Mobile Revenue in Europe Now is Flat, Where Will Growth Come From?

Not so long ago, mobile was what was driving telecom service provider revenue. In the U.S. market, for example, where in 1997 about half of U.S. telecom revenue was generated by long distance revenue,by 2007 mobile revenues represented about half of total revenues. Mobile service revenue was important because it replaced long distance as the industry revenue mainstay.

In 2007, according to the Organization for Economic Cooperation and Development, mobile services alone in 2007 accounted for 61 percent of all subscriptions while standard phone lines have dropped to 26 percent. And the change has come swiftly: in just seven years, from 2000.

Mobile revenues now account for nearly half of all telecommunication revenues—41 percent in 2007—up from 22 percent 10 years earlier. Revenue sources have changed

The immediate problem now is that mobile revenue growth has flattened in the developed markets, and cannot provide adequate revenue support as voice services, on both fixed and mobile networks, continue to decline. True, mobile data revenues will grow. But many believe mobile data revenues will grow only enough to offset voice losses, the Yankee Group estimates.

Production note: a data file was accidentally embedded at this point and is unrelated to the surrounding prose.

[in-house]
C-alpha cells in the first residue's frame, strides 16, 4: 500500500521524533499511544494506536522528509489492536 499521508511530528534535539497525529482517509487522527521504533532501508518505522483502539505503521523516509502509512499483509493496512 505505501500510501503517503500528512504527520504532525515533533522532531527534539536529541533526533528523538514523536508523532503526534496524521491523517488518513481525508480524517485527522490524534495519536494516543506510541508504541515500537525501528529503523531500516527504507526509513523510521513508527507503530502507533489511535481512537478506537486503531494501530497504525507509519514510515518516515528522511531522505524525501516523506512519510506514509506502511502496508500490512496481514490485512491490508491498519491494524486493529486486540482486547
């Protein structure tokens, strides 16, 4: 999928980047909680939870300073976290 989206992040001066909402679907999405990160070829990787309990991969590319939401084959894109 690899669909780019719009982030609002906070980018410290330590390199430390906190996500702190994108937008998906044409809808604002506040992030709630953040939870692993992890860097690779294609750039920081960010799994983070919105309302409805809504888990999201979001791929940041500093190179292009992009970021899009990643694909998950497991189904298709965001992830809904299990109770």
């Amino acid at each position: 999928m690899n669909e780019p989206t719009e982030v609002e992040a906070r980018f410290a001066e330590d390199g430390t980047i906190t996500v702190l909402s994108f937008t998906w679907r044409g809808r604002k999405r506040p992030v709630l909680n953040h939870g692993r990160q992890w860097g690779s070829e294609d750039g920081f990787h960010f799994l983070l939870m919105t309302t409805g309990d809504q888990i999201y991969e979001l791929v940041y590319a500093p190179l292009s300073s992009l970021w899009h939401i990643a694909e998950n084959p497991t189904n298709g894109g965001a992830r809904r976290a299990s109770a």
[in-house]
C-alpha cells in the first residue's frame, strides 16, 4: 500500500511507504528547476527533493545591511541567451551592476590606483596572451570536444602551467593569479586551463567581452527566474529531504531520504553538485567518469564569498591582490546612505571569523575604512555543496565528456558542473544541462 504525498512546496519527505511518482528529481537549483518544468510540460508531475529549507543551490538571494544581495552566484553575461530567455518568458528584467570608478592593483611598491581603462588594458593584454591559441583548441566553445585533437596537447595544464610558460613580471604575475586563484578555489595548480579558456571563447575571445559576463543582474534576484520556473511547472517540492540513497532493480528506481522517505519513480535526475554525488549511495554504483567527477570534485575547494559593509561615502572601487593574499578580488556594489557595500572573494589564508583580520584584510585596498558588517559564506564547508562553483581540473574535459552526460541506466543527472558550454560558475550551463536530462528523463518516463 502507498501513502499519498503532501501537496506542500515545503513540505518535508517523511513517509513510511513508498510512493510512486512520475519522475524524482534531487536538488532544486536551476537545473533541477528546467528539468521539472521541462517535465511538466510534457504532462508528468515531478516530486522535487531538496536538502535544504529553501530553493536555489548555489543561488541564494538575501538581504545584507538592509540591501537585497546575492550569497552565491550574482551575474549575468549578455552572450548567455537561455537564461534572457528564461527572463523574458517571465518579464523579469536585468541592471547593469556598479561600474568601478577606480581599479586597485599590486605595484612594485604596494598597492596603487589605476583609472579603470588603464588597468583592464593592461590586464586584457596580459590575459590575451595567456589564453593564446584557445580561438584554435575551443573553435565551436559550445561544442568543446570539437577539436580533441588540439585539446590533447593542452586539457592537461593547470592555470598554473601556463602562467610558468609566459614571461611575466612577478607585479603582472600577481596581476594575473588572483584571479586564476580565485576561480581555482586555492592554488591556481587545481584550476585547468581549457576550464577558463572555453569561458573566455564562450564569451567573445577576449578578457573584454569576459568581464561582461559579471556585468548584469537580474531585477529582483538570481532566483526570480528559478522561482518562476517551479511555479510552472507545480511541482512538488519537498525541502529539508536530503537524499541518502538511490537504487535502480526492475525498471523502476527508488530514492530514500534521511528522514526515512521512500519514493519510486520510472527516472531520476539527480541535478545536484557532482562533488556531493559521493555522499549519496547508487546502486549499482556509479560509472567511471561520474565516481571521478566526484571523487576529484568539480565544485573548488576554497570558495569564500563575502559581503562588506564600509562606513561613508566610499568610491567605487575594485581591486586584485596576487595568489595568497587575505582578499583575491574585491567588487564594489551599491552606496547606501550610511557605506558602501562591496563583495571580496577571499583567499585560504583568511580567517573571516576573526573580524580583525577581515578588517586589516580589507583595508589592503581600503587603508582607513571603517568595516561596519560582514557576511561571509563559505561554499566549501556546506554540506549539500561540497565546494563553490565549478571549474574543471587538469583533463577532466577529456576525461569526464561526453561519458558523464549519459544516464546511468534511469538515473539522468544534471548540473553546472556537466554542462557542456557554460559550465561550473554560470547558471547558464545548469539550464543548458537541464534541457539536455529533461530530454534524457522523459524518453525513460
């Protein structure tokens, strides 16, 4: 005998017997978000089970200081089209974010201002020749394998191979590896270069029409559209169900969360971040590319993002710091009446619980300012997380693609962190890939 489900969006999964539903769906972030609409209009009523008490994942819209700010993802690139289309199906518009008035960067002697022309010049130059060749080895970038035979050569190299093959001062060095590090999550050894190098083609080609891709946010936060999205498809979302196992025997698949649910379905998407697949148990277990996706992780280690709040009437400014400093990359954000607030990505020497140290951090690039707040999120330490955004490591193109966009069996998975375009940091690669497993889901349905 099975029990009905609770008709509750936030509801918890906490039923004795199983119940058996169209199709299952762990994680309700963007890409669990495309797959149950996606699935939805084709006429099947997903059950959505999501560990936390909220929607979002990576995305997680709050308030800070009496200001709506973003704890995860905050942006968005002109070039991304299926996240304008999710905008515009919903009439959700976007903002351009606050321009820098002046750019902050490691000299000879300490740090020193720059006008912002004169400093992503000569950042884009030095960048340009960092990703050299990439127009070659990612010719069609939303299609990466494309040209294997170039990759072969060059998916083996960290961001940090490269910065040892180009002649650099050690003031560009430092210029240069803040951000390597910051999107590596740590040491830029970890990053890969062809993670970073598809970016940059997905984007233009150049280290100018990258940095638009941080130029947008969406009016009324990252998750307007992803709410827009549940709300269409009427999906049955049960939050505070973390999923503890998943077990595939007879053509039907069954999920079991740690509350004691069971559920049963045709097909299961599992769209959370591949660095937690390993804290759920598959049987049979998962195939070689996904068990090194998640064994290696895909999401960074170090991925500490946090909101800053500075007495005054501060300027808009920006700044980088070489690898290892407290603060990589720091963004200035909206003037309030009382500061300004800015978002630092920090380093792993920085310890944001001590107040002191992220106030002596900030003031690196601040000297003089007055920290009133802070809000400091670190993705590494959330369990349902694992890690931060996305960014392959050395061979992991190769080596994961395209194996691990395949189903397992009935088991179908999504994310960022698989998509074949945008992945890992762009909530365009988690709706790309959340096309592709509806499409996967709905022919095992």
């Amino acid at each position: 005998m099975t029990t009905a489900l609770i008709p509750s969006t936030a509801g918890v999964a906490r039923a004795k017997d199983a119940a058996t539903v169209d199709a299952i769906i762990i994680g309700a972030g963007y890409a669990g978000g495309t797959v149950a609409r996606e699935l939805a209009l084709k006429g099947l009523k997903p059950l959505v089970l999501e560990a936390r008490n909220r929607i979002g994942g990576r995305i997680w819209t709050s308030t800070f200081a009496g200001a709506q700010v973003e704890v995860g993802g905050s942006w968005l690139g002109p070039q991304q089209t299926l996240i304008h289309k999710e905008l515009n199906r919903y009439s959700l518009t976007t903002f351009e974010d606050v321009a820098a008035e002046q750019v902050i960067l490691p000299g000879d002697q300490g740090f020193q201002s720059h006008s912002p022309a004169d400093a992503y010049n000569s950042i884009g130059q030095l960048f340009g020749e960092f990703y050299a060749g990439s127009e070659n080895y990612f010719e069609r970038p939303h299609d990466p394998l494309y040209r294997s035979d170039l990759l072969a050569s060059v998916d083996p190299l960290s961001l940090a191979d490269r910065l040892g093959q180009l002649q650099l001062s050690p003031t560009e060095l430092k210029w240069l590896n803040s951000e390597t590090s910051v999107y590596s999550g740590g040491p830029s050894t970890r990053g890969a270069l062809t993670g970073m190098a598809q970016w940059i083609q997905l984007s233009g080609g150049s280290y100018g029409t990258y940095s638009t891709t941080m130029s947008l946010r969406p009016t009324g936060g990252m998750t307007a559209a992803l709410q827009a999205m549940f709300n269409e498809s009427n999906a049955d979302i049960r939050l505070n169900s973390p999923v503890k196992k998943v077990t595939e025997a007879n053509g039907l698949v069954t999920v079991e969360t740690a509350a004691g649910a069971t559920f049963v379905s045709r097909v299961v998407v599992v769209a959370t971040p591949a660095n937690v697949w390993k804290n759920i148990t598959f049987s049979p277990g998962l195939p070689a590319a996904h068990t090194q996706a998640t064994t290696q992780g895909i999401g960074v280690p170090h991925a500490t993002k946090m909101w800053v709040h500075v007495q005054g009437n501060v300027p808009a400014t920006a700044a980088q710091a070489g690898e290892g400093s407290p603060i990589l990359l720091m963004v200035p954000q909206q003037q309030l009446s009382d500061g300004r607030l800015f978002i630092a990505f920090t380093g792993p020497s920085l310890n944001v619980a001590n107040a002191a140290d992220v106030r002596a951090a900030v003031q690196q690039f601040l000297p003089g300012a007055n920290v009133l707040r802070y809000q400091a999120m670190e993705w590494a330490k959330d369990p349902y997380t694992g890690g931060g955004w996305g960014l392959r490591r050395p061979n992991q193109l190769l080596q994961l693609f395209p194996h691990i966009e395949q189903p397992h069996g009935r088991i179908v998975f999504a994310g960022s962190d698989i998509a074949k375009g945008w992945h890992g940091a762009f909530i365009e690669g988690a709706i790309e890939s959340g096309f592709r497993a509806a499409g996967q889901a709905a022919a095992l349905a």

Increasing adoption of mobile broadband services for former “voice and text only” accounts will help. But the wild card is the effect of subscriptions to connected devices such as tablets. In developed markets, nearly everyone who wants a mobile device already has one. In Europe, for example, mobile subscriptions are essentially flat, says the Yankee Group.


Also, up to this point, added data revenues are not compensating for declining voice revenue per user. To boost mobile data by significant amounts, service providers will likely have to hope for significantly higher mobile connections for tablet and other devices. European average revenue per user is declining, the Yankee Group says.


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